Who Sees What from Where and Why


One of the main assertions of my book, The Turncoat Chronicles, is that there are aspects of American society which can be seen better from abroad than from “under the American bell jar.” What we outsiders can see clearly–while wondering why the Americans themselves have so much trouble discerning the same phenomena– is how the United States interacts both with other countries around the world, as well as with their domestic minorities. From abroad we see cynicism, manipulation, lies, pre-emptive warfare, economic abuses, and torture. Inside of the United States we see a troubled and truculent populace armed to the teeth, the world’s largest prison population, and the loathsome death penalty. I’m sorry. That’s what we see in the media, both domestic and foreign, online and offline, along with the unending attempts by the U.S. establishment to cover it all up or simply deny it. Continue reading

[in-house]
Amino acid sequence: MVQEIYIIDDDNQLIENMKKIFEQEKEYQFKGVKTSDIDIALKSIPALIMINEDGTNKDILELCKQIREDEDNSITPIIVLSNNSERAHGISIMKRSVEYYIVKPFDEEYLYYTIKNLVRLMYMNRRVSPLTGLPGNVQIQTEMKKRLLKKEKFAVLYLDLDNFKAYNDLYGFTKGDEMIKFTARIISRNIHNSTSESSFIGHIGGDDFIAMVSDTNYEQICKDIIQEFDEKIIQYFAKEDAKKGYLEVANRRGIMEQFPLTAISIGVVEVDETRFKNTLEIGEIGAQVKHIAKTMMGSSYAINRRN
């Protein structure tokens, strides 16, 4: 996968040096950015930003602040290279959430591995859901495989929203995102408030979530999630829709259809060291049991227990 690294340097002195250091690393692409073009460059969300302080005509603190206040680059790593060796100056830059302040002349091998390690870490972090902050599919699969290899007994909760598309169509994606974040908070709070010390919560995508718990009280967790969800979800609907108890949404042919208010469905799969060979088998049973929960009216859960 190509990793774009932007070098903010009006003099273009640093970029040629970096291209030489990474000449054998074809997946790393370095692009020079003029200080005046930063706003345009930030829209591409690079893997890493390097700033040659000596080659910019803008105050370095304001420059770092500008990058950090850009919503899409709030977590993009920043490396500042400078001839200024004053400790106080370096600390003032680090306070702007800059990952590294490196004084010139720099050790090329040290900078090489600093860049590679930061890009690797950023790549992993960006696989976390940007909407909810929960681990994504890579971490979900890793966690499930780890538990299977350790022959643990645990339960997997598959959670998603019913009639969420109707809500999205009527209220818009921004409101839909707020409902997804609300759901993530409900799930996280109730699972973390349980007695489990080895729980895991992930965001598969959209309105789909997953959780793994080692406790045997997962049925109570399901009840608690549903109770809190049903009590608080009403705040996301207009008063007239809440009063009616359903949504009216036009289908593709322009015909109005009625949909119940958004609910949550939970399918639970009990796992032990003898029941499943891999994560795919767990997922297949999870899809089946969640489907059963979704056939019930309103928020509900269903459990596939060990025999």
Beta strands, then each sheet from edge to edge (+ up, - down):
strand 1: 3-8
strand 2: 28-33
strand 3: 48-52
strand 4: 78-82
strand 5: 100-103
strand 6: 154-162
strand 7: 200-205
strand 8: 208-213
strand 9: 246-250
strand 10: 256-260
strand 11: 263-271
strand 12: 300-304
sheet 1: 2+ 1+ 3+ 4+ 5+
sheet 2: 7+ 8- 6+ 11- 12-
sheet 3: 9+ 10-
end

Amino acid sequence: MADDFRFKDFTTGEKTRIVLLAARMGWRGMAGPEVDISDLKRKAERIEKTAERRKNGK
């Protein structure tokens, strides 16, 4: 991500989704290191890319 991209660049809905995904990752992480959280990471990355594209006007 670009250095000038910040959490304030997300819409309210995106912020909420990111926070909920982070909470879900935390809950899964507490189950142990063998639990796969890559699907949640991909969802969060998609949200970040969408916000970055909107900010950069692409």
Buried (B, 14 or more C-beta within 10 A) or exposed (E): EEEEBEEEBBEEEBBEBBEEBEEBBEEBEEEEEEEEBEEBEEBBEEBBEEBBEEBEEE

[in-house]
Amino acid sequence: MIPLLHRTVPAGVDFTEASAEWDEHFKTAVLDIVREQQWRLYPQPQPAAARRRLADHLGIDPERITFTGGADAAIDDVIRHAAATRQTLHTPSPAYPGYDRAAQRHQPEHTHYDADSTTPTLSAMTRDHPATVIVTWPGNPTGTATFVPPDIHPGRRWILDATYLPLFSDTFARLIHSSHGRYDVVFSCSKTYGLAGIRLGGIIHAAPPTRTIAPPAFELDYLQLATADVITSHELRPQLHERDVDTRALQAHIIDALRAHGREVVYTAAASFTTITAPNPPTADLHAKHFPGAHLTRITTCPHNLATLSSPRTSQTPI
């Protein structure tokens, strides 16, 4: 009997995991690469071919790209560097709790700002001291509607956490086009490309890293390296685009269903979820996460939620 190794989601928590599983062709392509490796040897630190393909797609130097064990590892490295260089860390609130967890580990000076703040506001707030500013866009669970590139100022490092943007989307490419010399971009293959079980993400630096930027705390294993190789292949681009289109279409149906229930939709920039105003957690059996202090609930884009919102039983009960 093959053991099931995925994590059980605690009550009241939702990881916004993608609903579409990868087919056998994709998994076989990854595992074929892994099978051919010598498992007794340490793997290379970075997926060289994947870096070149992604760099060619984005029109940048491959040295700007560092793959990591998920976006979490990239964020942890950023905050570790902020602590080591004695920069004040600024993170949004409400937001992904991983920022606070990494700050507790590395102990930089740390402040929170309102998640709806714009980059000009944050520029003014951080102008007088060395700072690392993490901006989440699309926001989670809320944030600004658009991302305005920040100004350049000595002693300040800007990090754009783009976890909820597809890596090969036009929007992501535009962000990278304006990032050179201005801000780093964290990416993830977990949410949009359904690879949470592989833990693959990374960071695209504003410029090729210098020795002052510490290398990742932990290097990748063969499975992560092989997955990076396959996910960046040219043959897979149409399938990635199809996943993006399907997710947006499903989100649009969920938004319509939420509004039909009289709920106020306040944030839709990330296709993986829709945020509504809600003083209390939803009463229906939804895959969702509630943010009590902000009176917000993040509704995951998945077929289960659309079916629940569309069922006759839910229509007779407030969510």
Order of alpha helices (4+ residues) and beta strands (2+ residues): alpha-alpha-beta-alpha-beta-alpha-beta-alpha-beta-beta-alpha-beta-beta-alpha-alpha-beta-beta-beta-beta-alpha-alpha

An Amazing Link to the Past… and the Present

In the past few days I’ve added a couple of features to this blog, the beginning of a section of links (“blogroll” in the language of blogging), and a page of quotes from The You of My Song. The links are an important part of the site, as a large part of the book is concerned with communication, and most of these links are to my most trusted and admired sources, people I think everybody should know. These links are just the beginning. I will continue to add more as time goes by.

I want to mention an amazing source which I ran across while doing the research for The You of My Song. I thought that YouTube.com was a site for teenagers to show off their skills in skate boarding and ukelele playing, and for nostalgia buffs to find performances by Leadbelly and Buddy Holly. It is that, but it is much more. I found that it is also a vast audio-visual library of historic and present personages and events. This discovery occurred when I was searching the Web for President Eisenhower’s farewell address, the one where he warns about the potential threat to the American democracy posed by “the military-industrial complex.”

Continue reading